One of the issues that falsely divides us in a variety of ways is the question of taxation. I'm not going to get into a critical discussion of supply side economics or the value of various incentives written into the tax code to the benefit of individuals or businesses. That way lies madness. I'm going to simply discuss how a flat tax on individual incomes can be structured to be easy and economical to enforce, progressive in its way, and equitable.
Why should this discussion divide us? If there's a cheaper and fairer way to fund our government, why shouldn't we be diligent in our exploration of it? There are three main reasons comprehensive tax reform has thus far failed to make progress. Briefly:
1. Folks at the edges of both political parties have championed a flat tax. When both Jerry Brown and Malcolm Forbes think that something is a good idea, there's gotta be a catch.
2. CPAs, lesser-credentialed tax accountants and preparers, purveyors of tax software, IRS workers, elected members of Congress on powerful committees, beneficiaries of those incentives and other goodies that have been written into the tax code over the years...all have either financial interests or positions of power to protect.
3. A flat tax is different. That means it has to be carefully explained. See below. Do you have the patience to read and understand the concept? Most don't. Sorry. Truth.
All income would be taxed and the definition of income would be broad and all encompassing - wages, tips, capital gains, bonuses, however it is that hedge fund managers get paid...whatever results in money in your pocket that wasn't there before. All gets reported. All gets taxed.
Now please, be patient with me. I'm going to make some assumptions and quote some statistics. Don't jump on me. For instance, I'm going to set the flat tax rate at 10%. It would probably be lower but I use 10% because that makes it easy to do the math in this sort of demonstration. I'm also going to set the poverty rate for an American family of four at $25,000. The feds actually set it a bit lower for 2014 but again, for the sake of the math...
We begin by deciding on the exclusion, that portion of income that is yours to keep in its entirety, that's not taxed. Think of it as the standard deduction in the current tax system. And let's say that we set the exclusion at 200% of the federal poverty level. Therefore, a family of four with a total income of anything up to $50,000 (twice the federal poverty rate of $25,000 for that family) will pay no taxes. Zilch. Two wage earners making $12 an hour each working full time, earning something over $40,000 total, will pay no income tax. As a percentage of total income, the effective tax rate: 0%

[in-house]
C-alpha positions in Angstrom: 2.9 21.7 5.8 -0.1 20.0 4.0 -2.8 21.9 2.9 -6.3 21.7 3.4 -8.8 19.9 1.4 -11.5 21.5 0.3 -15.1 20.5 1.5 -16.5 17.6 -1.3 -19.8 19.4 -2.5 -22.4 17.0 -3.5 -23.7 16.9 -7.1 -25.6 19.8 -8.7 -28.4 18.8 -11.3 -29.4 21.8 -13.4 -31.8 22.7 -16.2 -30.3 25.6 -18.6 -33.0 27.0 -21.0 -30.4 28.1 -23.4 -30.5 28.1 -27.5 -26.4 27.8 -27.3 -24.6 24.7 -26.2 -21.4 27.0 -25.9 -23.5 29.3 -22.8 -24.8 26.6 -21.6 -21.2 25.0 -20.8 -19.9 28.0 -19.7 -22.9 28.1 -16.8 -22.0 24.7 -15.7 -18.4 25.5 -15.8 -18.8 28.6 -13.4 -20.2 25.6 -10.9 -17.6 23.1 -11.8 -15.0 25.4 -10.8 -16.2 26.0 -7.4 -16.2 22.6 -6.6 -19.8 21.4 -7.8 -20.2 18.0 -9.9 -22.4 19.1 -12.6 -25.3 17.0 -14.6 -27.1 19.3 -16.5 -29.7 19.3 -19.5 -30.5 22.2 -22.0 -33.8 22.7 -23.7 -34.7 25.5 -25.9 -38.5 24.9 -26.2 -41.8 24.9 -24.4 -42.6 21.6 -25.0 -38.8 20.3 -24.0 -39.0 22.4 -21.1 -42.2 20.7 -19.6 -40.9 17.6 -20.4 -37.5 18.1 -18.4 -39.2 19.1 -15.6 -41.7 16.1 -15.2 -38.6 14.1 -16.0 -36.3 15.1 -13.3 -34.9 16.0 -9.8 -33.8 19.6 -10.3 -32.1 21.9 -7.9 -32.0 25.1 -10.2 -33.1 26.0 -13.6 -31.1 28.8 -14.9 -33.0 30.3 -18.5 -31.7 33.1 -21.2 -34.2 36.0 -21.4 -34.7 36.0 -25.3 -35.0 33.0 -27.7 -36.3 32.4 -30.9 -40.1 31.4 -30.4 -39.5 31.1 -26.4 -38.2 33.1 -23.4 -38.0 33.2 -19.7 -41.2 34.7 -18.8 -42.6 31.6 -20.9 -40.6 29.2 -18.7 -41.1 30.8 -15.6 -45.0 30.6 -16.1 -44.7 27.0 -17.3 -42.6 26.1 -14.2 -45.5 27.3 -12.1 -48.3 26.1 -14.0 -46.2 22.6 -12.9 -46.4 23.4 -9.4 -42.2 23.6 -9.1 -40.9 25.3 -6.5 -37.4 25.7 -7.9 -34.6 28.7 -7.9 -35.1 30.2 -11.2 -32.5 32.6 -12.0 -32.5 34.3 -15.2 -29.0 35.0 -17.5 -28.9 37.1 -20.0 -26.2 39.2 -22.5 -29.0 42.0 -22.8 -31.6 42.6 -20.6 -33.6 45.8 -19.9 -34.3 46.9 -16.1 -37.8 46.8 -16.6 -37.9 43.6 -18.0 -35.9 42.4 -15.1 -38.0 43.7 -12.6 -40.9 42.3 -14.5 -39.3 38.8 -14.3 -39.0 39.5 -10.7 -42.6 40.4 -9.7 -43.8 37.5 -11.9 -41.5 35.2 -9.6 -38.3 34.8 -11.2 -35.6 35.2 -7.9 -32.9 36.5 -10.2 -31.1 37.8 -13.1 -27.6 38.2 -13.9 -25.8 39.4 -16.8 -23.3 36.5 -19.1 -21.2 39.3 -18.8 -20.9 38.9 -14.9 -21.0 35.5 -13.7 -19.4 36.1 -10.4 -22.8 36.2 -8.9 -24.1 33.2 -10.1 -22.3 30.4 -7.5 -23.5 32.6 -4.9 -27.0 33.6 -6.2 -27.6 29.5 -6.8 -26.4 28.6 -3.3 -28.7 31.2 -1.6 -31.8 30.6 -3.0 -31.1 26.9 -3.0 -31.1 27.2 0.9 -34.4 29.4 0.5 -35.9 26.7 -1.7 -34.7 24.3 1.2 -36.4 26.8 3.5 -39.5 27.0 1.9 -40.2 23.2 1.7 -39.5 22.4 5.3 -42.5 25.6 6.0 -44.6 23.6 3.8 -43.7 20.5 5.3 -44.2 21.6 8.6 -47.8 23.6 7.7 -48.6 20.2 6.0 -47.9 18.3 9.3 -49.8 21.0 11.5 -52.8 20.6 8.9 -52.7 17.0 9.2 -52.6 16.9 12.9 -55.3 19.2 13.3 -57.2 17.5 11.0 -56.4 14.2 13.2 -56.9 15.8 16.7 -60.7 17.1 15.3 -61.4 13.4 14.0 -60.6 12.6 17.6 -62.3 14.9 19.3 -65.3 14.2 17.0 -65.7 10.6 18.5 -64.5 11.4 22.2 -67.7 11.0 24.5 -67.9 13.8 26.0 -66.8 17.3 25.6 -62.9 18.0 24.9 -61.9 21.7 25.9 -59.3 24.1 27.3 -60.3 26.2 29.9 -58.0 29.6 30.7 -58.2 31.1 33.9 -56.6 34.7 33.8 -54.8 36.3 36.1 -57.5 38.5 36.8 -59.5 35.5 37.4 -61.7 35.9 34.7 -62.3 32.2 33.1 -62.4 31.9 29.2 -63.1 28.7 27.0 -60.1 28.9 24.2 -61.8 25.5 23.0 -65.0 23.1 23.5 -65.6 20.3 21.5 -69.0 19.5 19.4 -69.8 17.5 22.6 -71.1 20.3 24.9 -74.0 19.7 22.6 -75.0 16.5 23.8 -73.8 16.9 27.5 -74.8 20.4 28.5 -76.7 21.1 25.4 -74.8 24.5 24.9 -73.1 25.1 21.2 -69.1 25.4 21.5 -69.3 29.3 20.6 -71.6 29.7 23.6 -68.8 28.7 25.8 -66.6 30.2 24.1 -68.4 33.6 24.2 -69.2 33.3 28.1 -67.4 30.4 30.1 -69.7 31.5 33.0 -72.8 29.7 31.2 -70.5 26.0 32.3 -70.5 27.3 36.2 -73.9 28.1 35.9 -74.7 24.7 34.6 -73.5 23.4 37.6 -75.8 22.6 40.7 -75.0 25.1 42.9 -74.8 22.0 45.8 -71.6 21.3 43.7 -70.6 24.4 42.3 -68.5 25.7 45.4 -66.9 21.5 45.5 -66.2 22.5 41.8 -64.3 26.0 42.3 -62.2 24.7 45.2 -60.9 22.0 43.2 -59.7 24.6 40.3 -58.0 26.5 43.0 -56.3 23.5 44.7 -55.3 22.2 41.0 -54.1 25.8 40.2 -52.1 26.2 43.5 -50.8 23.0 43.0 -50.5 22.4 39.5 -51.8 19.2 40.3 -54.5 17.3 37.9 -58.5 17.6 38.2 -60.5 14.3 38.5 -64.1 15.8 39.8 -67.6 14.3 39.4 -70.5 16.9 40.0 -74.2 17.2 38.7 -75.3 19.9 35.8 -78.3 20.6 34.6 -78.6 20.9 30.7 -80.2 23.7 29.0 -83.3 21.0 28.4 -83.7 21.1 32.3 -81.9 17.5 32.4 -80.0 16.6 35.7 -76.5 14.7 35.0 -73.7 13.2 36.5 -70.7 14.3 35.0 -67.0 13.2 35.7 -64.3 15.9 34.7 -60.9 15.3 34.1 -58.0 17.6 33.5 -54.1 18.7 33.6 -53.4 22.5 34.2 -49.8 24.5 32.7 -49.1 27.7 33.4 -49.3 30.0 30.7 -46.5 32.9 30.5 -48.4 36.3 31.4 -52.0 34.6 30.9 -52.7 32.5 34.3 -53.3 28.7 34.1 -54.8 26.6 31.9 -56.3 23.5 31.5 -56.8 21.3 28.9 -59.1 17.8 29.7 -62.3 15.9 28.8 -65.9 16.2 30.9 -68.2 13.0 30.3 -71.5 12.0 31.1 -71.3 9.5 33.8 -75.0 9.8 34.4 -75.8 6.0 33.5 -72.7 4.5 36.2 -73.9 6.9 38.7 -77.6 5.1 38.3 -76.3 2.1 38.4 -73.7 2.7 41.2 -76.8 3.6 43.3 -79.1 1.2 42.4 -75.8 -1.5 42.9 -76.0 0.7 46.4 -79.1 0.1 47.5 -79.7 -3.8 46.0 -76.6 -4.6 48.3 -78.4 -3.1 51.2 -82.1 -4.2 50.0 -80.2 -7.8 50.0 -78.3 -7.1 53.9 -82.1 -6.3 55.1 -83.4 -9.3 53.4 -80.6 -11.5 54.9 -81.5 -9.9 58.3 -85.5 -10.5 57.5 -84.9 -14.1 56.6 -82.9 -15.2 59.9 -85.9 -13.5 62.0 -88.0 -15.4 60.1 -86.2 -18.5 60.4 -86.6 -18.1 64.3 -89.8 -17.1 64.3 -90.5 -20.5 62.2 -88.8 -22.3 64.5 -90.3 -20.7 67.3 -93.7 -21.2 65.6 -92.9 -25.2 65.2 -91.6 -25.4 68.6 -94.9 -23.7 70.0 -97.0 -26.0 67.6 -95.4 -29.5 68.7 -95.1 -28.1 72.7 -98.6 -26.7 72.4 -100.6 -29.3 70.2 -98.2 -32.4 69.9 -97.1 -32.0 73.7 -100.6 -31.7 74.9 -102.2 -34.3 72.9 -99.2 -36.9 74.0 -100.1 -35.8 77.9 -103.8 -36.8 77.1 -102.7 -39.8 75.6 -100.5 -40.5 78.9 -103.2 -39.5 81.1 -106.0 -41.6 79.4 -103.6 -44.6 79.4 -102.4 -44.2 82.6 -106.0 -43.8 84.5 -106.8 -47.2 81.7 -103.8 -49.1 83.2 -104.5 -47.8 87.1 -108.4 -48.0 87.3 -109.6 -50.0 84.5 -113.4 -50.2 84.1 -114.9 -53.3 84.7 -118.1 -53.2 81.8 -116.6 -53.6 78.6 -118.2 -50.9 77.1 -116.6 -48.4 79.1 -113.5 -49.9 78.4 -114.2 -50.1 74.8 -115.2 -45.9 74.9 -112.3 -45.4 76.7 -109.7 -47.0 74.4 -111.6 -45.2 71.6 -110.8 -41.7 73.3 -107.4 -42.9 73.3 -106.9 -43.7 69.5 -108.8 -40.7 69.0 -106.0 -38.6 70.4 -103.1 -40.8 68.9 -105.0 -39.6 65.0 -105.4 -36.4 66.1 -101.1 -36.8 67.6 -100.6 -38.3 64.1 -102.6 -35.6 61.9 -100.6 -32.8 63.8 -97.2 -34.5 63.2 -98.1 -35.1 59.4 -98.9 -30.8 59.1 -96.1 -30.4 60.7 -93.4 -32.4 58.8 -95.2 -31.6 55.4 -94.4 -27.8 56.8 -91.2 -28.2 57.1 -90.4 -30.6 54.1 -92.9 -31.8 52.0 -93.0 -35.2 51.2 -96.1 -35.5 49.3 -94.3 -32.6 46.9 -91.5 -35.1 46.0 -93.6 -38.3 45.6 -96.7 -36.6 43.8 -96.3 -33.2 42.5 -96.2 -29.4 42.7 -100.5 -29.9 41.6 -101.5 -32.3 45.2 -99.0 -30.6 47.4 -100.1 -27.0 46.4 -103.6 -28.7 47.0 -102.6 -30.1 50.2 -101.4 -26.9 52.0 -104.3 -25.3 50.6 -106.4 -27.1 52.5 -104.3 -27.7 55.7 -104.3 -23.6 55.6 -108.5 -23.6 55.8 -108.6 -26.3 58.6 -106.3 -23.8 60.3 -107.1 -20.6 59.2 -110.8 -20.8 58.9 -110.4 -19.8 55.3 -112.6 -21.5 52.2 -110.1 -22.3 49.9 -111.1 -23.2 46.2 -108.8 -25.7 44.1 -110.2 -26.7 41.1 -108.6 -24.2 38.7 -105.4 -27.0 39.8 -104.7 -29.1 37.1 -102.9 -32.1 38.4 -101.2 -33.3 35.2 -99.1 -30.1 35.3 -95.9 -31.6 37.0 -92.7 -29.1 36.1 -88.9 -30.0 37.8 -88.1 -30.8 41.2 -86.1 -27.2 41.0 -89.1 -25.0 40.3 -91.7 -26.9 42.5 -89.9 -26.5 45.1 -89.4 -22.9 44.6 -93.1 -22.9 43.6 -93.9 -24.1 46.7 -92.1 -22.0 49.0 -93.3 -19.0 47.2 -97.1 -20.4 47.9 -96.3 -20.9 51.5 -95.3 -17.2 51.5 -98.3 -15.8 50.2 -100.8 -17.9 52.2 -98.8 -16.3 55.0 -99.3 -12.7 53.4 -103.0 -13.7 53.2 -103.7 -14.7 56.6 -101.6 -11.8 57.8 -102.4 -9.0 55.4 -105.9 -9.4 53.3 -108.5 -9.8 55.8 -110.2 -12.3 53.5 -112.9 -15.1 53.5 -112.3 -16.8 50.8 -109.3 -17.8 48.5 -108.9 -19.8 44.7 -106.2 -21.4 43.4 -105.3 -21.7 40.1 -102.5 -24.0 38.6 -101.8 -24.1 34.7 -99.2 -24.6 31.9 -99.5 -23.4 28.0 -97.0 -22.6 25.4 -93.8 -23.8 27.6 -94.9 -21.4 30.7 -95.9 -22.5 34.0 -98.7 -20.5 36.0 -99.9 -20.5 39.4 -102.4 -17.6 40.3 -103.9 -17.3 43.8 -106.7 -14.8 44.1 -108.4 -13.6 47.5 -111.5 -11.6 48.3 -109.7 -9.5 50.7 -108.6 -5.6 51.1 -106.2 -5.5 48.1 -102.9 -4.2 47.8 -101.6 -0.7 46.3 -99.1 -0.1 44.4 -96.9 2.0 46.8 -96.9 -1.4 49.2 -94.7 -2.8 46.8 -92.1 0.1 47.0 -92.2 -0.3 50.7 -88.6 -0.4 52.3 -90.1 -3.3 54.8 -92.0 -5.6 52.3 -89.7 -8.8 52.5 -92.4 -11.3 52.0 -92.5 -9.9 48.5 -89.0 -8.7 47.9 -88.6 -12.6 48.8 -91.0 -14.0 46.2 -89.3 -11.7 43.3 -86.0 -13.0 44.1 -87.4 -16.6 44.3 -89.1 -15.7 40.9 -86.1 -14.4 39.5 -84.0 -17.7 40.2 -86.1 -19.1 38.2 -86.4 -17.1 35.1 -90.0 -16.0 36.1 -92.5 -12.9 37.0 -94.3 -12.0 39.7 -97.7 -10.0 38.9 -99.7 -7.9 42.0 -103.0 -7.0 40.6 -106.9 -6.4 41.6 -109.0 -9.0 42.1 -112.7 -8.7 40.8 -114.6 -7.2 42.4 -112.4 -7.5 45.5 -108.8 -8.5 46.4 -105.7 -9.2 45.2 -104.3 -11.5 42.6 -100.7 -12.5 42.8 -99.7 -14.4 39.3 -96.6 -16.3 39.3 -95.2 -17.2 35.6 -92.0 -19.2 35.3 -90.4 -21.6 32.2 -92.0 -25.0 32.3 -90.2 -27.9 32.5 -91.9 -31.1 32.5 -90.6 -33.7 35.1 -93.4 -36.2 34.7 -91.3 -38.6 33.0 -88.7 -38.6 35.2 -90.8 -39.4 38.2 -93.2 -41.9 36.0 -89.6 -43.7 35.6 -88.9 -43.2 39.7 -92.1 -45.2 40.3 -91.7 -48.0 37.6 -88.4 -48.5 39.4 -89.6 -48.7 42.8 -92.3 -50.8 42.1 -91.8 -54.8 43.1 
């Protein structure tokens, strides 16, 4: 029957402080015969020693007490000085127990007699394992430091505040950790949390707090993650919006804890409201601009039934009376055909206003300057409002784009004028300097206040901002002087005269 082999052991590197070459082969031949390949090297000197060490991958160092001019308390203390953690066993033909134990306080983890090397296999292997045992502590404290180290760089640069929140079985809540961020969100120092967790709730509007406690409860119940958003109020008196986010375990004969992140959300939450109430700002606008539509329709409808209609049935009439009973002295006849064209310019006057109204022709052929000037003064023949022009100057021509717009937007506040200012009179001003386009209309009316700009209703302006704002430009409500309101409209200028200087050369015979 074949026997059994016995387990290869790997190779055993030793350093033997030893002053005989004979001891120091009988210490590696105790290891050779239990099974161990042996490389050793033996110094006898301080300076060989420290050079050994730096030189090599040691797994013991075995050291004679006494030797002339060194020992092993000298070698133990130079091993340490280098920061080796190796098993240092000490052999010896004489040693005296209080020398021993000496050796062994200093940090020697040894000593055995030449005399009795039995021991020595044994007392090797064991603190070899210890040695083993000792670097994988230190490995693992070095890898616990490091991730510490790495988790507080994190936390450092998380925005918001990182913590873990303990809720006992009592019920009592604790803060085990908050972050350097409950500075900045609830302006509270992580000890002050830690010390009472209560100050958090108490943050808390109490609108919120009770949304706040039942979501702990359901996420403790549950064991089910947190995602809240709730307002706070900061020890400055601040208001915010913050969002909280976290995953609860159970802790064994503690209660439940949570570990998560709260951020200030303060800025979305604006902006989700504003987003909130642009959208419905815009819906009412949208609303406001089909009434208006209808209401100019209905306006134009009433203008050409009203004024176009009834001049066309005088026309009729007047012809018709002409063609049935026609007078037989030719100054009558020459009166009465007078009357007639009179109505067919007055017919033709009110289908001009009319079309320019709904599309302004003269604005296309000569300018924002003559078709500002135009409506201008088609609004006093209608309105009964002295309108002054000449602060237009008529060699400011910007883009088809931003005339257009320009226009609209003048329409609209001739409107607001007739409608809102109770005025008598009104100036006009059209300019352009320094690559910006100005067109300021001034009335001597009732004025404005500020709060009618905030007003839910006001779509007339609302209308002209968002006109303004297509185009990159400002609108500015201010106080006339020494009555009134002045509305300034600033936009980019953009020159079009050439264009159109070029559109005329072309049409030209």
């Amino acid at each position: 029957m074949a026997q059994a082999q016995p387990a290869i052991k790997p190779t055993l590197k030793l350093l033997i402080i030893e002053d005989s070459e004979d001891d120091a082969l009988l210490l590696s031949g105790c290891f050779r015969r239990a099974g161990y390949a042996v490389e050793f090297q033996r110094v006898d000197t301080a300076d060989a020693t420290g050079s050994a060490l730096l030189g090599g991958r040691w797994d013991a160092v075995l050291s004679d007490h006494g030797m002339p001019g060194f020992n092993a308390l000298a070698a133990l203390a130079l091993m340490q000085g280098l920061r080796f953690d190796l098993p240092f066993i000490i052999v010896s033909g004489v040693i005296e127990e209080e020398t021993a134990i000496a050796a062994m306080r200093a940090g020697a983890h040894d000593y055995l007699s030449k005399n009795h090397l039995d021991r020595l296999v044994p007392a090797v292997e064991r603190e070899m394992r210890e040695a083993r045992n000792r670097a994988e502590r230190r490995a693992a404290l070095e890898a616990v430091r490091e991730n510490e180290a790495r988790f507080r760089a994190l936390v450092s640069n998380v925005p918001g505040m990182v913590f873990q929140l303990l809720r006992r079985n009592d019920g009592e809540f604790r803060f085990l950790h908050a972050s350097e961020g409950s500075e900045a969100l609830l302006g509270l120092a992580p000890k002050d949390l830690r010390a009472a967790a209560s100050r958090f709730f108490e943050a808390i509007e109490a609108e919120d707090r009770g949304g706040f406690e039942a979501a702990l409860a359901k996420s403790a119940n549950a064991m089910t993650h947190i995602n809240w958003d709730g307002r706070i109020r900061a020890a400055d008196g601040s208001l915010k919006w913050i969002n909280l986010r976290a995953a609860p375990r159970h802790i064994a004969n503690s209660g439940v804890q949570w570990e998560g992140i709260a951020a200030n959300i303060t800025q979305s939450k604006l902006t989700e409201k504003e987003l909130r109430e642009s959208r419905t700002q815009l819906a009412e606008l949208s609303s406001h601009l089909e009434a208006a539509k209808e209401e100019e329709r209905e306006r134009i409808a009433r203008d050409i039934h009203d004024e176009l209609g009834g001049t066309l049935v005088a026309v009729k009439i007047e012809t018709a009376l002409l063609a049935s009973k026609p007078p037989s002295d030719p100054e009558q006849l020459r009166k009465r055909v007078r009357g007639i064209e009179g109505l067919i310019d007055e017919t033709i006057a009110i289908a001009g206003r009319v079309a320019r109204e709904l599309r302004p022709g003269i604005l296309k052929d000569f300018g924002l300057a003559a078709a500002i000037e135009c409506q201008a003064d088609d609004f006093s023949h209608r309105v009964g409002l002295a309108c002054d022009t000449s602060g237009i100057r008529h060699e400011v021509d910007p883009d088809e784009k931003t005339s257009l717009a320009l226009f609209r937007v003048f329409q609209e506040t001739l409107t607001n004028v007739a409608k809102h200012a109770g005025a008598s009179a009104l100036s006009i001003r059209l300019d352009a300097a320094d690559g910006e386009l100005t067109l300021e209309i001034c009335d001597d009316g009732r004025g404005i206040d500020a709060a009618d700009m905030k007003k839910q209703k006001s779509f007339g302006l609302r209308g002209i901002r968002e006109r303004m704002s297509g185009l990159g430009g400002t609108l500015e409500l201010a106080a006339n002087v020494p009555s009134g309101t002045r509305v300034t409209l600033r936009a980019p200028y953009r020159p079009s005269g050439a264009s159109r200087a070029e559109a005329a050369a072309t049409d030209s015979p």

Now let's assume that the Mom and Dad in that family of four are social workers with a bit of seniority. They could be earning $50,000 each, making the family income $100,000. Exclude $50,000. That leaves $50,000 taxable. At 10%, the tax bill would be $5,000. As a percentage of total income, the effective tax rate: 5% (5,000/100,000 = 0.05).
Dad is an executive vice-president of a profitable local company earning a salary of $200,000. Mom is one of those $50,000 social workers, making the total family income $250,000. Exclude $50,000. That leaves $200,000 taxable. At 10%, the tax bill would be $20,000. As a percentage of total income, the effective tax rate: 8% (20,000/250,000 = 0.08).
A hedge fund manager makes $2,000,000 in 2014. Don't ask me how. His wife makes martinis. (OK. I'm a sexist pig. Roll with it.) His kids make Ecstasy in the pool house. Exclude $50,000, leaving a taxable income of $1,950,000. A 10% tax bill comes to $195,000. As a percentage of total income, the effective tax rate: 9.75% (195,000/2,000,000 = 0.0975).
Do you get the picture? It is indeed a progressive tax even though it's called a flat tax. The higher the income, the higher the taxes paid in both dollars and as a percentage of total income. Strictly limit deductions and other adjustments to taxable income. Move the exclusion as the poverty rate moves. Move the tax rate as necessary to cover the cost of government. Get rid of billions of dollars worth of tax preparation costs to the consumer annually. Slash the budget of the IRS. Figure your taxes on a postcard. What's not to like? If you understand the concept, what are the arguments against a flat tax? That it's too simple? That it's not progressive enough? What...?
Currently, about half of federal revenue comes from individual income taxes. About 10% comes from businesses taxes - down from close to 50% about 60 years ago. Lobbying pays dividends. This points out a major problem with a flat tax scenario. How do you apply a like, simplified structure to the self-employed, small businesses, and corporations? A topic for another day...